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A Beginner’s Guide to UX/UI Design.

Over the last decade, we have seen a ton of changes in the digital space. To put it in perspective, the iPhone came out 12 years ago. Part of the huge success of the iPhone was the user experience (UX) and user interface (UI) design elements. The simplicity and ease of use made a sophisticated technological concept become easy to grasp and adopt. 

The user experience of an item, technology, or service is not a new concept. However, in today’s world, it is frequently talked about in the digital space because it can affect sales, how long a visitor stays on your site, or how they perceive your company. It is critically important to consider UX and UI design elements when creating a website, email campaigns, or any other form of digital media.

What is the difference between UX and UI? 

We love this analogy from Emil Lamprecht on Career Foundry:

UX Design refers to the term User Experience Design, while UI Design stands for User Interface Design. Both elements are crucial to a product and work closely together. But despite their professional relationship, the roles themselves are quite different, referring to very different parts of the process and the design discipline. Where UX Design is a more analytical and technical field, UI Design is closer to what we refer to as graphic design, though the responsibilities are somewhat more complex.

There is an analogy I like to use in describing the different parts of a (digital) product:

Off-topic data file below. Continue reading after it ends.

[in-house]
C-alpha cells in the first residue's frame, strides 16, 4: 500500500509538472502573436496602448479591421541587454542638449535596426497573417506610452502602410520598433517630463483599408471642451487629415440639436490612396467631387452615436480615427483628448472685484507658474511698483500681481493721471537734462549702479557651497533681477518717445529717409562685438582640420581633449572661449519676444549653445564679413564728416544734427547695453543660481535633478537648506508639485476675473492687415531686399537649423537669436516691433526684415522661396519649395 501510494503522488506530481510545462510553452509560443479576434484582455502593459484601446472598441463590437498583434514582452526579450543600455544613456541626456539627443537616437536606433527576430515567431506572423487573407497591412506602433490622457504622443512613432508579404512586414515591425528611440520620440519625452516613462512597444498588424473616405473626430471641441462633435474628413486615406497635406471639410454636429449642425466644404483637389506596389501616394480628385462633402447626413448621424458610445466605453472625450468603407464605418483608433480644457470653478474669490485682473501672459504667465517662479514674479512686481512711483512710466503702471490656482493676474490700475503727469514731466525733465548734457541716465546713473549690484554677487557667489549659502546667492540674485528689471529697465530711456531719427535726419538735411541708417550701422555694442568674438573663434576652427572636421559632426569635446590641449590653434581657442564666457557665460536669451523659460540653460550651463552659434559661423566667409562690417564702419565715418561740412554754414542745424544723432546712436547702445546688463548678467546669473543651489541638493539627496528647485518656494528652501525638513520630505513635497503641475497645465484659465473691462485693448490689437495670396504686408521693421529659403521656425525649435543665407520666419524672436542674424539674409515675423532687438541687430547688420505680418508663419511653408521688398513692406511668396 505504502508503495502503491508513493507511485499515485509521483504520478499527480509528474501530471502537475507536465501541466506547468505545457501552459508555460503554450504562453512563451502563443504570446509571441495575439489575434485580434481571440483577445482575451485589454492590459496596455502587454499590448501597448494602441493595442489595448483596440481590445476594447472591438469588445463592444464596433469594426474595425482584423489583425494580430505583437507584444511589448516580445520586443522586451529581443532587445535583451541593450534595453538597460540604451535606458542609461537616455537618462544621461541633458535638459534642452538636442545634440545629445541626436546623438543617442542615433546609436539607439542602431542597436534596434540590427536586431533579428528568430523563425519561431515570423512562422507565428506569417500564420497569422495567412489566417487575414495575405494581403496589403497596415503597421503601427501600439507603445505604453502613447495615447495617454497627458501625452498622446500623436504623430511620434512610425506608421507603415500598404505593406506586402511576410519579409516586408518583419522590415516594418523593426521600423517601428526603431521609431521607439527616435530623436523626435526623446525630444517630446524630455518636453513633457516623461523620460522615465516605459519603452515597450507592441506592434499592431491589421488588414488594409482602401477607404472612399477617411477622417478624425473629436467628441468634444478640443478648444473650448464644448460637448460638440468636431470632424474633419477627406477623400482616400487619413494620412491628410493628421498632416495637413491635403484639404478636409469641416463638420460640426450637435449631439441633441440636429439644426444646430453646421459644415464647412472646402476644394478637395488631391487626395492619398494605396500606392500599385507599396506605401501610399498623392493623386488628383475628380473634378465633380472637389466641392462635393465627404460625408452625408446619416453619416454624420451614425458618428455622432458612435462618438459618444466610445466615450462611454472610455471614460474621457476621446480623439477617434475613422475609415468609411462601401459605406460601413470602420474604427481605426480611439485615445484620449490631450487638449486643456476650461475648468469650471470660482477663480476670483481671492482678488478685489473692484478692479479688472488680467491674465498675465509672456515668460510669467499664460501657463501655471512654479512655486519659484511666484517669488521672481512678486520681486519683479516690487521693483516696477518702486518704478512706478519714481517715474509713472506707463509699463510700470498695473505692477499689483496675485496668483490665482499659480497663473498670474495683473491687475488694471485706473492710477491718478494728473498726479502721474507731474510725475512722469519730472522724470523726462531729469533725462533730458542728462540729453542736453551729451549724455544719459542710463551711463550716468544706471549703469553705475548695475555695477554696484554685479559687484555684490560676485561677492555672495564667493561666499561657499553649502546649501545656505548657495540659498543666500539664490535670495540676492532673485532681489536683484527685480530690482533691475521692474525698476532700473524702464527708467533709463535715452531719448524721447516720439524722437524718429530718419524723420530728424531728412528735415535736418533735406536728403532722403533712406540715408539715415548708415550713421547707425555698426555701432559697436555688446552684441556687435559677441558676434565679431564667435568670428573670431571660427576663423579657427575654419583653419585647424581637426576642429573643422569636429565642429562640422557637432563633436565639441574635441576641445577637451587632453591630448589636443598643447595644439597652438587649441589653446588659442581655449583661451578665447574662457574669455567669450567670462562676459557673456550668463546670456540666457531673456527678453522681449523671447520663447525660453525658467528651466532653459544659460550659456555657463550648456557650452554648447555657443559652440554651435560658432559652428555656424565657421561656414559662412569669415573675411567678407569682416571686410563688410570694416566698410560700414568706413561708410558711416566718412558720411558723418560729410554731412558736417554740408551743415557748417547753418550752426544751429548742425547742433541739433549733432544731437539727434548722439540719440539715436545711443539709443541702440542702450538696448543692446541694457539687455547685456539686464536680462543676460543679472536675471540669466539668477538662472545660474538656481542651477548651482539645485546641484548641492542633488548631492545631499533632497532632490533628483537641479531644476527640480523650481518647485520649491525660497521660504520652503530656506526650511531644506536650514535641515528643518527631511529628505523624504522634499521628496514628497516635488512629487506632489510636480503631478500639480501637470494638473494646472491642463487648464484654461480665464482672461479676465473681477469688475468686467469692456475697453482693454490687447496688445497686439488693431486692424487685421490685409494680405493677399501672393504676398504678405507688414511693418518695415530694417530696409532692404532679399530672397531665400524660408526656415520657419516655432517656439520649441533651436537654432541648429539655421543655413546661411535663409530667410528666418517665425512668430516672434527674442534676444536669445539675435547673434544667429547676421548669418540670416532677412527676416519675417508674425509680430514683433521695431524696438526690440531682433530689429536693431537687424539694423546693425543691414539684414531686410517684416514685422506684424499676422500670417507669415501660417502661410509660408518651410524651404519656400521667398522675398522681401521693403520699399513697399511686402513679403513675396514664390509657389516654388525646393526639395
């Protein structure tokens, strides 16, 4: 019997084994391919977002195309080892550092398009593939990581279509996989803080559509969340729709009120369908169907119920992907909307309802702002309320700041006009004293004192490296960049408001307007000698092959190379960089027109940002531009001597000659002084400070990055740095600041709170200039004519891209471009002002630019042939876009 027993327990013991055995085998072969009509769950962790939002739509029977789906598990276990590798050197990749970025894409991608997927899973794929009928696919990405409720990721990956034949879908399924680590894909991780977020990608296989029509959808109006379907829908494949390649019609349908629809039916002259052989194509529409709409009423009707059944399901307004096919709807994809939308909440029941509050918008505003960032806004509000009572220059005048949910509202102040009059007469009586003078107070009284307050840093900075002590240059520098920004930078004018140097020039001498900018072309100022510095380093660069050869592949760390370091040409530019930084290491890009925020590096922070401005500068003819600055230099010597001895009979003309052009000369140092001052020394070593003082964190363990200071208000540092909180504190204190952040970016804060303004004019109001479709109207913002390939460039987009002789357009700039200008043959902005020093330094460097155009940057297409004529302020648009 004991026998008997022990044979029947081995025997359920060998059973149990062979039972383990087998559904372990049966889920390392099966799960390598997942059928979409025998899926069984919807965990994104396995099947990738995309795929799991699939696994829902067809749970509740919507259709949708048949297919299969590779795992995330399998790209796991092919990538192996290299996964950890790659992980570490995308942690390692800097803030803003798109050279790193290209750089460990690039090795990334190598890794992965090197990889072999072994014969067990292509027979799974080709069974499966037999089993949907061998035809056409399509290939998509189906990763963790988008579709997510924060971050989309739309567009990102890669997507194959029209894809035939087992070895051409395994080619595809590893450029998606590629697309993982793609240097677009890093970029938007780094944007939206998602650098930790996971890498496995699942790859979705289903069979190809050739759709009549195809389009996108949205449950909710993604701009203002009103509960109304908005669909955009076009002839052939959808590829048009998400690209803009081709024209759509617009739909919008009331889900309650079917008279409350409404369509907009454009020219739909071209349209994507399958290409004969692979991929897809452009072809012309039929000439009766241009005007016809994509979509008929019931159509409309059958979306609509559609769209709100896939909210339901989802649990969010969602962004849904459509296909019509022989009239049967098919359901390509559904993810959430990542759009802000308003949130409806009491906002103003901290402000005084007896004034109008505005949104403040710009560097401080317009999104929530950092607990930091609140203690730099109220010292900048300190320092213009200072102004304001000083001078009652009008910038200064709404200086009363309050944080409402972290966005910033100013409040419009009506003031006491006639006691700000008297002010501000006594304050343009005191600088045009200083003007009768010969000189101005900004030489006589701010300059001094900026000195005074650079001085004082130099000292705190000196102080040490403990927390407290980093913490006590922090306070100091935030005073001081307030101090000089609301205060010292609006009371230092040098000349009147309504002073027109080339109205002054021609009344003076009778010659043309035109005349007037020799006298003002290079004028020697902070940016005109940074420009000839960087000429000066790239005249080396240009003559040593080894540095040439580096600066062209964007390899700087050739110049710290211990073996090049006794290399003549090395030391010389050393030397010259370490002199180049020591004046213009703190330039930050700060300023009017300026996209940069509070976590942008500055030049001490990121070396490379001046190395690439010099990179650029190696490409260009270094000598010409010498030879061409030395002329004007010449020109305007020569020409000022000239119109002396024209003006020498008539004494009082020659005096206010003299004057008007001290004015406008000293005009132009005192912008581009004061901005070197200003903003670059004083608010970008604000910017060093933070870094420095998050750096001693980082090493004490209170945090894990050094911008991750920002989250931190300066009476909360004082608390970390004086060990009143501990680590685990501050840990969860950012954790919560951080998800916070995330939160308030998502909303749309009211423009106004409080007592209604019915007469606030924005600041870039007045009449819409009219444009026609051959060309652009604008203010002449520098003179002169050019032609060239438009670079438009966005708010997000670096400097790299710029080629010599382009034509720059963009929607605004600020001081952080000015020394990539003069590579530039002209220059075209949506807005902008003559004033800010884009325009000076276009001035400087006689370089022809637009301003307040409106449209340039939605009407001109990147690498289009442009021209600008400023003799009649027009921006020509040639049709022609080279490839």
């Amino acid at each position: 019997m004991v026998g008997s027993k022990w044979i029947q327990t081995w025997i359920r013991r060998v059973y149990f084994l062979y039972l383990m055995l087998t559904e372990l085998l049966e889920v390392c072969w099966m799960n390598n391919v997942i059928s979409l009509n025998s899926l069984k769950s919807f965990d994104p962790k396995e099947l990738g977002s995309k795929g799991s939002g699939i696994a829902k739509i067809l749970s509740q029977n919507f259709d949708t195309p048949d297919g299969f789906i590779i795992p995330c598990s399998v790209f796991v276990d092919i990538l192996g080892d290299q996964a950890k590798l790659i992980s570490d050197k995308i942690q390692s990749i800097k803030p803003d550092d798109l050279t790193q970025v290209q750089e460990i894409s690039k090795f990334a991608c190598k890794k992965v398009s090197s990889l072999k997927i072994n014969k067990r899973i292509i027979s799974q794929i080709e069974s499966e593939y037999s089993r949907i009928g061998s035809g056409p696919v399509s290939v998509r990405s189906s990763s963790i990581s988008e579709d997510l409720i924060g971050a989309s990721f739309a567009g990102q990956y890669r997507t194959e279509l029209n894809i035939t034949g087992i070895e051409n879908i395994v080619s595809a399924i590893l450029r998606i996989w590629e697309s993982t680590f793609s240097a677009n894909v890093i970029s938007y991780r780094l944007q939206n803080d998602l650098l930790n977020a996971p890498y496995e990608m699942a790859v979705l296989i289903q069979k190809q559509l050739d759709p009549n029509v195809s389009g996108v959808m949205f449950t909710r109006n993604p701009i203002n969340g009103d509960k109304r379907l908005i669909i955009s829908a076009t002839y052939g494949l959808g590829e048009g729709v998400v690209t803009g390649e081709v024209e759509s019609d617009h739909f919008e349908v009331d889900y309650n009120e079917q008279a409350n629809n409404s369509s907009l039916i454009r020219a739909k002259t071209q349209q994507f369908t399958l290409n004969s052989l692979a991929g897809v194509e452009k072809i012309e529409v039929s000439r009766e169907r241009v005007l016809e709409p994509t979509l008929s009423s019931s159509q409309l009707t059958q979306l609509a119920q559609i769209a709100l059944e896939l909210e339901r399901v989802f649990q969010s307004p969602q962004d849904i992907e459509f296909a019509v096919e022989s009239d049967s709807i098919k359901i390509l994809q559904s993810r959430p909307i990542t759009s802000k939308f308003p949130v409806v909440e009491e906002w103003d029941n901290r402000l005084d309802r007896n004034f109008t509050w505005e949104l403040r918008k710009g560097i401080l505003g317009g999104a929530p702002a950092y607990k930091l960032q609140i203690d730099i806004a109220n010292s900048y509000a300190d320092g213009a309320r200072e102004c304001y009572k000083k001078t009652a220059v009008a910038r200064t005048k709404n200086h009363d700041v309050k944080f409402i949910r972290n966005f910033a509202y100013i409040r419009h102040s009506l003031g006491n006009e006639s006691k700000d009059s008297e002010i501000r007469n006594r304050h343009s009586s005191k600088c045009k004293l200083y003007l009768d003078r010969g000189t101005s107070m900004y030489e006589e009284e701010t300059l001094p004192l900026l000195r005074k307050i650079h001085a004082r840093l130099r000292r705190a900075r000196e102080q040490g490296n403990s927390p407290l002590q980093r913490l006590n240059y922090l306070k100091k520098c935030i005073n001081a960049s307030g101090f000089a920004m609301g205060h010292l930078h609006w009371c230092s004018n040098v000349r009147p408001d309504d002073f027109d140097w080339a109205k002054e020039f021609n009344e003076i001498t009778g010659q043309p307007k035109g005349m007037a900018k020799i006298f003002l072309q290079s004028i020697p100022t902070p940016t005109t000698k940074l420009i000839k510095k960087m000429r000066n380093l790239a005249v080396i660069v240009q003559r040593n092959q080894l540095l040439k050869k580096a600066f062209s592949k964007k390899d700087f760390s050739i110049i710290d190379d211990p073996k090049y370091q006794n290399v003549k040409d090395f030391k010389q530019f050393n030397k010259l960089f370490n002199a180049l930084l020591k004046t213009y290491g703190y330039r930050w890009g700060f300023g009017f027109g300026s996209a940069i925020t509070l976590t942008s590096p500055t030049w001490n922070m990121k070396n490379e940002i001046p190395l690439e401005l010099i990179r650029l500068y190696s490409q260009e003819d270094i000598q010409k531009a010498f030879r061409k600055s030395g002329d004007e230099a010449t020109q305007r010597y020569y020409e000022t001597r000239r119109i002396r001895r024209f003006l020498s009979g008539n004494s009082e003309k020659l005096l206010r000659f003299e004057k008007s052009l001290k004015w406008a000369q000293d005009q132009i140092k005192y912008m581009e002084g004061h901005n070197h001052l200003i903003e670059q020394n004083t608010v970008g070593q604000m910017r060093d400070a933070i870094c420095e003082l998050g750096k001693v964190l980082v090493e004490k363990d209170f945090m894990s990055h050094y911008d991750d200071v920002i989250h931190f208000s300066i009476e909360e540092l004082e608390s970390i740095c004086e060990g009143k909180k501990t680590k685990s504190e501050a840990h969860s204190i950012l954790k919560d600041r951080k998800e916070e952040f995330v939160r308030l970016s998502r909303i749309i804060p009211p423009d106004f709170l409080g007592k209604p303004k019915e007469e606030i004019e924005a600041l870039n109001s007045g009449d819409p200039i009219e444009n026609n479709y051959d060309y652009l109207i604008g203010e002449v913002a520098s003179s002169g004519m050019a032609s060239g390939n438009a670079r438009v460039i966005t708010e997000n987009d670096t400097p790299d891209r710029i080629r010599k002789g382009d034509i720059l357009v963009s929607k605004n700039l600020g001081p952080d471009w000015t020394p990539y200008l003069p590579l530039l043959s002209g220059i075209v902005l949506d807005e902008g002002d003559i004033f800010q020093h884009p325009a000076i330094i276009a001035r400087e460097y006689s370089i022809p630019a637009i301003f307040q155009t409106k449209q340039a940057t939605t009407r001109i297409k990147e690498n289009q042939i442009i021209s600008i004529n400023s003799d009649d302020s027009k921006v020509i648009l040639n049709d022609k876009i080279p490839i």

If you imagine a product as the human body, the bones represent the code which give it structure. The organs represent the UX design: measuring and optimizing against input for supporting life functions. And UI design represents the cosmetics of the body–its presentation, its senses, and reactions.

The man who coined the term, “user experience,” Don Norman, says “User experience encompasses all aspects of the end-users interaction with the company, its services, and its products.” It is not strictly for digital or online goods or services. It is for everything! Car interiors, door handles, office chairs, the mouse you’re using right now to scroll through this article. Everything has some sort of user experience or interface, and oftentimes, we don’t even notice when a design is good because it is so intuitive. On the other hand, we notice poor design right away. 

Why is Web UX/UI important?

UX/UI is the very fabric of every product you use. It’s the reason we have left-handed scissors, doors with handles that also say pull, and it’s why Apple is worth billions of dollars. What society considers “luxury” is actually just an extremely well-designed user experience. It’s the difference between a happy customer and a bad review online. We challenge you to visit your website as a first-time visitor would. What are the top three things they might want to do while on your website? Is it easy to achieve those goals? Chances are it’s already amazing but, here are 3 tips for improving your website’s UI/UX.